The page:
Garden Catch Up, Storms and Stuff

If you want photos of the storm damage, go look on news sites in this area. There are enough of those out there already. The gardens made it through the storms with little or no damage, somehow, so I can still take photos like this.

Northeast Wisconsin got absolutely hammered by severe storms, some of the strongest we’ve ever seen around here. The training I’ve had for SkyWarn taught me how to estimate wind speed fairly accurately, and I guessed we had wind gusts of up to 75 MPH here, and the NWS reports later confirmed that. It was scary here for a while. We were lucky, though. The worst of it seems to have skipped around this area. Other areas, especially just to the north and west of us got hit hard. There were three tornadoes. NWS reported winds of up to 120 MPH in Wrightstown, about 10 miles north of here. Outagame, Brown and Winnebago counties all are reporting very serious damage. Thousands of people are still without power around us, and the utilities are saying conditions in those areas are so bad from downed trees, broken power poles, etc. that it could be days before everyone has their power restored.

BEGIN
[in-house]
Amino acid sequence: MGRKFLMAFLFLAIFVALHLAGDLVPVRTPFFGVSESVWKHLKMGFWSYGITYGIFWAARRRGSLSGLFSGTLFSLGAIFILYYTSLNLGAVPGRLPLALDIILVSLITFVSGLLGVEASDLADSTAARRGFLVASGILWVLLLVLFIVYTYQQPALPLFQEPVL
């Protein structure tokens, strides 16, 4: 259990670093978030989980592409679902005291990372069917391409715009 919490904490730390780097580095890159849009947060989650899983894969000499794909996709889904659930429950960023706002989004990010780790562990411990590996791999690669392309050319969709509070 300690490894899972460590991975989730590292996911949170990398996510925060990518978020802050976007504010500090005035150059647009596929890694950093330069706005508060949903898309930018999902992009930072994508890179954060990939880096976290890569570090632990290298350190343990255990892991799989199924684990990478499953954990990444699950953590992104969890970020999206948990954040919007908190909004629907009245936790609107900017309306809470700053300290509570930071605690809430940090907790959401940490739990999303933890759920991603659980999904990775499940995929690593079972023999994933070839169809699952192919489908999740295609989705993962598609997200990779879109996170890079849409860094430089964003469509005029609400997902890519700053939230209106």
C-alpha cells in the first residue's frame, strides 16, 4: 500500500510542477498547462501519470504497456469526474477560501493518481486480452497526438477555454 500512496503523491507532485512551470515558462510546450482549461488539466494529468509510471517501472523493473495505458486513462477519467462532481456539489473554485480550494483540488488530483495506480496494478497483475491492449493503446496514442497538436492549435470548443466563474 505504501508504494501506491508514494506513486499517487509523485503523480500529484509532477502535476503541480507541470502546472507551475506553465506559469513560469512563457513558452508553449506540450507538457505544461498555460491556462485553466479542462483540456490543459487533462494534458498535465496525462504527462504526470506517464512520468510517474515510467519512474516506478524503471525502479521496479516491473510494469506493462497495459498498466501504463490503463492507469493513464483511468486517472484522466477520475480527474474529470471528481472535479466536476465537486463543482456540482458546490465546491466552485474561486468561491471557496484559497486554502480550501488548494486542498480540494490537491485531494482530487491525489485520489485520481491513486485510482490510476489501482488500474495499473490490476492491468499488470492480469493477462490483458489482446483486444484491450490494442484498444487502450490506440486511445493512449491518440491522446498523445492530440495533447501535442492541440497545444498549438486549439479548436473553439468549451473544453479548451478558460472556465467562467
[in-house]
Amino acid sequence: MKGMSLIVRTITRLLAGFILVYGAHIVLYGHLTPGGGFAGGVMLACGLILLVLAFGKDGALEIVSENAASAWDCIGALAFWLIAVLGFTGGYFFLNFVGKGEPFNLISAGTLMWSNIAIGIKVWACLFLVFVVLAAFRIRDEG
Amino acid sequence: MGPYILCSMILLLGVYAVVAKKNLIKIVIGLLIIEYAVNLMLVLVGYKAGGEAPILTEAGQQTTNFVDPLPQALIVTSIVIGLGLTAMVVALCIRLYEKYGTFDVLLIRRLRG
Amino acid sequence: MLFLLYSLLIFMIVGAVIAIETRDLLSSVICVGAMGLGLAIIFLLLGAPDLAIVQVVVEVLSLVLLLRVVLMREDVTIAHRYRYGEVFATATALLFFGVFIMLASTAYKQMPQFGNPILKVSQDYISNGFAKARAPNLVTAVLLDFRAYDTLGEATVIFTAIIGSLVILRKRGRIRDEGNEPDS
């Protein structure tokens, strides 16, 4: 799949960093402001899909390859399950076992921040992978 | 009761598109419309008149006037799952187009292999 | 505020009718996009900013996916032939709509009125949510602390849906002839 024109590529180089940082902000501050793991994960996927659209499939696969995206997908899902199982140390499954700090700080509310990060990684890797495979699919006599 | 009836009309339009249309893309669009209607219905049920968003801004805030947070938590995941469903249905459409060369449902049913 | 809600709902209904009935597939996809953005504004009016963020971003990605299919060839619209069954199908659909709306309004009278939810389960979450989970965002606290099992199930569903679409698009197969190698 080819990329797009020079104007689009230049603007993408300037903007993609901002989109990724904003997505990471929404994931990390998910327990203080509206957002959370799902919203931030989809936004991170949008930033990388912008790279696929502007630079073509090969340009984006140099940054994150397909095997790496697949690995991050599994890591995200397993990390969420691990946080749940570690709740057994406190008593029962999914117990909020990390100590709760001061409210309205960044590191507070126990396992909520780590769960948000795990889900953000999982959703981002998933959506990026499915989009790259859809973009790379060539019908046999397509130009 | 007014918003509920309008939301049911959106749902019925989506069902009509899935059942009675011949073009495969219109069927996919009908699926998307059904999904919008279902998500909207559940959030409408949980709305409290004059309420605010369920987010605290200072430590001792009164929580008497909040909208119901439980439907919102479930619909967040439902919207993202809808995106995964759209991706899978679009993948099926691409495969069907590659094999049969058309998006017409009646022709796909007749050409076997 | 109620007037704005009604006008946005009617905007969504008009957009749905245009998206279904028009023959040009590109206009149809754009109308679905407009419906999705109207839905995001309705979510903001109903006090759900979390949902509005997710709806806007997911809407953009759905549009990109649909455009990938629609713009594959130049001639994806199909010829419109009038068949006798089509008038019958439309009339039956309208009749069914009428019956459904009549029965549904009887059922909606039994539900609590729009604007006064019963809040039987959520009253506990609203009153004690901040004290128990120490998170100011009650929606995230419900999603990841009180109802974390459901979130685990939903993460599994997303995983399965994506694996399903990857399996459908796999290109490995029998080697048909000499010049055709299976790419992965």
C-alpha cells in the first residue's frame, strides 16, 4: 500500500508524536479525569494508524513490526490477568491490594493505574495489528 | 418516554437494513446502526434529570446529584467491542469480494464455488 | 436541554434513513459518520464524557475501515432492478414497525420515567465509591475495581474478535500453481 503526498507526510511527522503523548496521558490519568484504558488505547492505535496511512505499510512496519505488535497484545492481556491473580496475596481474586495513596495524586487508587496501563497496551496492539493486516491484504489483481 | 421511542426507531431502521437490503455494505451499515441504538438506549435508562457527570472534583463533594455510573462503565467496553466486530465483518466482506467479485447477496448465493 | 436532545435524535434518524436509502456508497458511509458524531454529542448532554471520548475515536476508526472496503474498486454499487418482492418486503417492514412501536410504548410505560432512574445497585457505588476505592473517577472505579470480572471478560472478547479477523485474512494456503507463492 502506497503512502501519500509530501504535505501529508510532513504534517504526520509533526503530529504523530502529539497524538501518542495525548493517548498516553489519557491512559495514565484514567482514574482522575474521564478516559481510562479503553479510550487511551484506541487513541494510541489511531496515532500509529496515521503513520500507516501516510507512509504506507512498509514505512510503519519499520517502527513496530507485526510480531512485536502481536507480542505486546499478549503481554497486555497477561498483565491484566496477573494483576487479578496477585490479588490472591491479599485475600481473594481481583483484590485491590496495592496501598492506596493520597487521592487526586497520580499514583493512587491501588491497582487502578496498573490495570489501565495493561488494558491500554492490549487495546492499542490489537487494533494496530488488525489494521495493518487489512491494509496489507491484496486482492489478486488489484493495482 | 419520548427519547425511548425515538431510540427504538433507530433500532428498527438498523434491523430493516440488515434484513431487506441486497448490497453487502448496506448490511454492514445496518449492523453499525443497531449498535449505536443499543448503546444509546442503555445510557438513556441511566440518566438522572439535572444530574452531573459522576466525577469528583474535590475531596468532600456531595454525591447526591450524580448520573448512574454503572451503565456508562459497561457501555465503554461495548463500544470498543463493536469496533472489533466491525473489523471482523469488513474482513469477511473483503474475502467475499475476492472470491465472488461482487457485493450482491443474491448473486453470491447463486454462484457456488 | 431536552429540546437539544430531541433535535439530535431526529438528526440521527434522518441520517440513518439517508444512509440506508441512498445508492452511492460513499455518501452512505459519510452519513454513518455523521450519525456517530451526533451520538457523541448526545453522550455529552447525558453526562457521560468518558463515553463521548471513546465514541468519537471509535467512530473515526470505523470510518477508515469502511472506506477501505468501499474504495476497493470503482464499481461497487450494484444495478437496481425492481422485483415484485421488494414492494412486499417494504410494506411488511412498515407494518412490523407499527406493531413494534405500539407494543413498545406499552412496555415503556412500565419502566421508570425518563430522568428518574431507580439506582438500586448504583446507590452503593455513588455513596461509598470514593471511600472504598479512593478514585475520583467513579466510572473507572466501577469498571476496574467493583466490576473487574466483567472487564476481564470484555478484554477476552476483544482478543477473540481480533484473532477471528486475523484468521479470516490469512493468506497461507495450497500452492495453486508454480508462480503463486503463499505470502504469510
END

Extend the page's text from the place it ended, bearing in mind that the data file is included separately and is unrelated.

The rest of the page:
The only good thing about it is that the cold front that triggered the storms has finally brought relief from the extended streak of heat and humidity we were going through. My thermometer here recorded high temps well up into the 90s, with humidity of 95% or higher. The highest temp we hit was 97 according to the recorder. The heat index was well up in the 100s. I’m going to hate to see what our electric bill looks like. Our air conditioner was running full blast for days struggling to keep the temperatures in the house down to a reasonable level. I’m very surprised it’s managed to keep going at all.